There have been a lot of searches for citrus information lately on the blog, so I thought I’d give you an update on the dwarf lemon, lime, and orange trees I planted in pots last spring.
They’ve been doing a lot of growing! The Washington navel orange and Meyer lemon arrived from One Green World basically as two-foot sticks, with a few leaves and blossoms clinging to them. They’ve expanded on all sides and are going to need pruning next spring to keep them shapely. The key lime from Gurney’s started off quite a bit smaller, but it’s grown a lot, too. Its foliage (after this spring’s fertilization with a lime-free mixture) is lush and green as well.
There are more differences between the One Green World trees and the Gurney’s tree than just size, however. Which is what I would hope, given that I paid $6.50 for the Gurney’s key lime and $24.95 for each of the One Green World trees. The Gurney’s tree is still less than half the size of the others, and it hasn’t bloomed at all. The others have not only bloomed but actually begun to set fruit.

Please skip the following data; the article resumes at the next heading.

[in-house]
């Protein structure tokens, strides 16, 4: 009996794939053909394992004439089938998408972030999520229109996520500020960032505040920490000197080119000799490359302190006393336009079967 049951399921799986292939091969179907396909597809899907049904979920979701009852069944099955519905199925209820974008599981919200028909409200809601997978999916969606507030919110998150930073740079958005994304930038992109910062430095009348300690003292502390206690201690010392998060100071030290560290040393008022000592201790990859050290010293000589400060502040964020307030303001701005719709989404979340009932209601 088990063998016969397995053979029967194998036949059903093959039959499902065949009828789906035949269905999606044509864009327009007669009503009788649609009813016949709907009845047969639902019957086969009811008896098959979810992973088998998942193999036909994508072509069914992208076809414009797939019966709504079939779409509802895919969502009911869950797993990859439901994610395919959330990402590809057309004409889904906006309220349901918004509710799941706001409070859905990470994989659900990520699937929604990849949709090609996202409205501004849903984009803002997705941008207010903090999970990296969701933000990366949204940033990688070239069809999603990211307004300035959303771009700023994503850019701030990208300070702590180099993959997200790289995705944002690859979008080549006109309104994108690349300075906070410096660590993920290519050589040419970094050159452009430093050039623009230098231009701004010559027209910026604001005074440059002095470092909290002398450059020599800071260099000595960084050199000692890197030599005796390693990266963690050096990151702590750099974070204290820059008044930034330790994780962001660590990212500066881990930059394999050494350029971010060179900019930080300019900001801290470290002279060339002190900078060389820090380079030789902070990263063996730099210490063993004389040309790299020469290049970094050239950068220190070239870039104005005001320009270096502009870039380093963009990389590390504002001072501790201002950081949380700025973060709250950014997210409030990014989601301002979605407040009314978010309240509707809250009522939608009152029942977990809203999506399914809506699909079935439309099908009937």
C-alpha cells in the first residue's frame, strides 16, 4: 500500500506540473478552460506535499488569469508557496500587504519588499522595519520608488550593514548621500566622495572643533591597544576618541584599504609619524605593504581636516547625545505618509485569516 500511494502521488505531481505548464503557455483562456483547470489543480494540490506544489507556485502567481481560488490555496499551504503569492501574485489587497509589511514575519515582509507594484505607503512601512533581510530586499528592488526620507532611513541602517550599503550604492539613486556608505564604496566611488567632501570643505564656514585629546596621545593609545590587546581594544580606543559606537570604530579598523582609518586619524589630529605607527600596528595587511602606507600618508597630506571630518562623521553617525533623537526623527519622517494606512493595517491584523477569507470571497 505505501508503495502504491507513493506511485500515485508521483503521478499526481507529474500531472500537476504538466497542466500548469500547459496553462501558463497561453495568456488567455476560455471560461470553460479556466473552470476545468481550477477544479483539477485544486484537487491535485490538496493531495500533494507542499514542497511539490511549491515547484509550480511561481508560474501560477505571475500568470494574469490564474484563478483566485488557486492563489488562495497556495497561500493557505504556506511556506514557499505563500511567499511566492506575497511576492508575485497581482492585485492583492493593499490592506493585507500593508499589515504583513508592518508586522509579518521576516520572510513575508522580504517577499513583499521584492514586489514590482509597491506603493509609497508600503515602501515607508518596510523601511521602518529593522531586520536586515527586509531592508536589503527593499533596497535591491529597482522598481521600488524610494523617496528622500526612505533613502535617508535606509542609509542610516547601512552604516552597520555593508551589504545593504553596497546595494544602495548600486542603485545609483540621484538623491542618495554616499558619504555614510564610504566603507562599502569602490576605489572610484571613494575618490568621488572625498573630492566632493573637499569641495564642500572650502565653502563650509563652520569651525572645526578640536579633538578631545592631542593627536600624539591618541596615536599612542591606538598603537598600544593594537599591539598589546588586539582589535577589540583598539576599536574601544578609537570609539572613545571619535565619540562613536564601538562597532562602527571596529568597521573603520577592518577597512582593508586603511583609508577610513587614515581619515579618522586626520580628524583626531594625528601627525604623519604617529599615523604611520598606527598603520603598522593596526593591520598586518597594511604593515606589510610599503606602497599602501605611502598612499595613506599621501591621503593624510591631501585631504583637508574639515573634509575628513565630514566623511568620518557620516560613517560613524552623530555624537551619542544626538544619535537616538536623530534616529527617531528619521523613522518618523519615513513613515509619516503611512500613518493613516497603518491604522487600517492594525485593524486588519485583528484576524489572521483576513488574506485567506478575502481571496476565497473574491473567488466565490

Now, young citrus trees will often set tiny fruits that subsequently dry up and fall off, because the tree doesn’t feel it yet has the resources to bring any fruit to term. They did a lot of that last year. And the Washington navel orange still seems to be of that mindset, but this spring the Meyer lemon has some fruits that have swelled to over an inch in diameter and seem like keepers.
Citrus requires patience, though. Because the process of ripening doesn’t take weeks, as with most fruit I’ve grown. It takes months. Meyer lemons, from blossom to ripe fruit, take at least six. Which is why winter is citrus season. The fruit starts growing in the spring and it ripens all summer and fall to produce a wonderful Christmas treat.
Come to think of it, I remember getting oranges in my Christmas stocking as a child. I had no idea then that it had something to do with the seasons!